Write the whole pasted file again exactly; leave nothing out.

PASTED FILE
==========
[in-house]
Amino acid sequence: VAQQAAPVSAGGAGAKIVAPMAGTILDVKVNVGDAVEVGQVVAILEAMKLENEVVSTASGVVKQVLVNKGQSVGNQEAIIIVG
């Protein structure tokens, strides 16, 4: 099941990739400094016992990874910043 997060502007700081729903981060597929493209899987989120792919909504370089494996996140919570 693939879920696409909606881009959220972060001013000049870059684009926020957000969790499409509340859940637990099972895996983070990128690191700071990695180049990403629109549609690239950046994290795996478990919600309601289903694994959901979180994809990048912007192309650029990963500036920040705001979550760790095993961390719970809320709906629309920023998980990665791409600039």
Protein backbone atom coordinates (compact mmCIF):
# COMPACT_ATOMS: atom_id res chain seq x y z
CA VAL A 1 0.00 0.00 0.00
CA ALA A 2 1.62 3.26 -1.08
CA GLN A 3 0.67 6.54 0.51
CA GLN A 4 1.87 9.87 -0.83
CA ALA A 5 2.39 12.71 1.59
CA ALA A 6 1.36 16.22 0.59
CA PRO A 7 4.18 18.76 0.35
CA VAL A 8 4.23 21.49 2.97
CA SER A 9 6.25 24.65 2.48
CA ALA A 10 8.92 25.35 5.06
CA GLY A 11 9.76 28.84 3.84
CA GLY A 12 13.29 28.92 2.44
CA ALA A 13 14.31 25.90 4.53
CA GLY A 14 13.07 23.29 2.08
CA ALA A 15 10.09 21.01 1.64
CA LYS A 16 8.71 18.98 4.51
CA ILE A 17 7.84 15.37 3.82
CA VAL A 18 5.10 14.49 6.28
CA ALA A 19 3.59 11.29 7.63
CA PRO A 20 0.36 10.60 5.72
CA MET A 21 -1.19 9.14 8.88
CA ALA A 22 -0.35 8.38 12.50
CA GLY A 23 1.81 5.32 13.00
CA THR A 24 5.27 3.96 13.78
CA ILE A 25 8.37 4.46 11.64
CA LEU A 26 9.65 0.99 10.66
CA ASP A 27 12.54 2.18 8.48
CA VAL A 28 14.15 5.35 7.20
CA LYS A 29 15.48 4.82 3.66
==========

[in-house]
Amino acid sequence: VAQQAAPVSAGGAGAKIVAPMAGTILDVKVNVGDAVEVGQVVAILEAMKLENEVVSTASGVVKQVLVNKGQSVGNQEAIIIVG
């Protein structure tokens, strides 16, 4: 099941990739400094016992990874910043 997060502007700081729903981060597929493209899987989120792919909504370089494996996140919570 693939879920696409909606881009959220972060001013000049870059684009926020957000969790499409509340859940637990099972895996983070990128690191700071990695180049990403629109549609690239950046994290795996478990919600309601289903694994959901979180994809990048912007192309650029990963500036920040705001979550760790095993961390719970809320709906629309920023998980990665791409600039």
Protein backbone atom coordinates (compact mmCIF):
# COMPACT_ATOMS: atom_id res chain seq x y z
CA VAL A 1 0.00 0.00 0.00
CA ALA A 2 1.62 3.26 -1.08
CA GLN A 3 0.67 6.54 0.51
CA GLN A 4 1.87 9.87 -0.83
CA ALA A 5 2.39 12.71 1.59
CA ALA A 6 1.36 16.22 0.59
CA PRO A 7 4.18 18.76 0.35
CA VAL A 8 4.23 21.49 2.97
CA SER A 9 6.25 24.65 2.48
CA ALA A 10 8.92 25.35 5.06
CA GLY A 11 9.76 28.84 3.84
CA GLY A 12 13.29 28.92 2.44
CA ALA A 13 14.31 25.90 4.53
CA GLY A 14 13.07 23.29 2.08
CA ALA A 15 10.09 21.01 1.64
CA LYS A 16 8.71 18.98 4.51
CA ILE A 17 7.84 15.37 3.82
CA VAL A 18 5.10 14.49 6.28
CA ALA A 19 3.59 11.29 7.63
CA PRO A 20 0.36 10.60 5.72
CA MET A 21 -1.19 9.14 8.88
CA ALA A 22 -0.35 8.38 12.50
CA GLY A 23 1.81 5.32 13.00
CA THR A 24 5.27 3.96 13.78
CA ILE A 25 8.37 4.46 11.64
CA LEU A 26 9.65 0.99 10.66
CA ASP A 27 12.54 2.18 8.48
CA VAL A 28 14.15 5.35 7.20
CA LYS A 29 15.48 4.82 3.66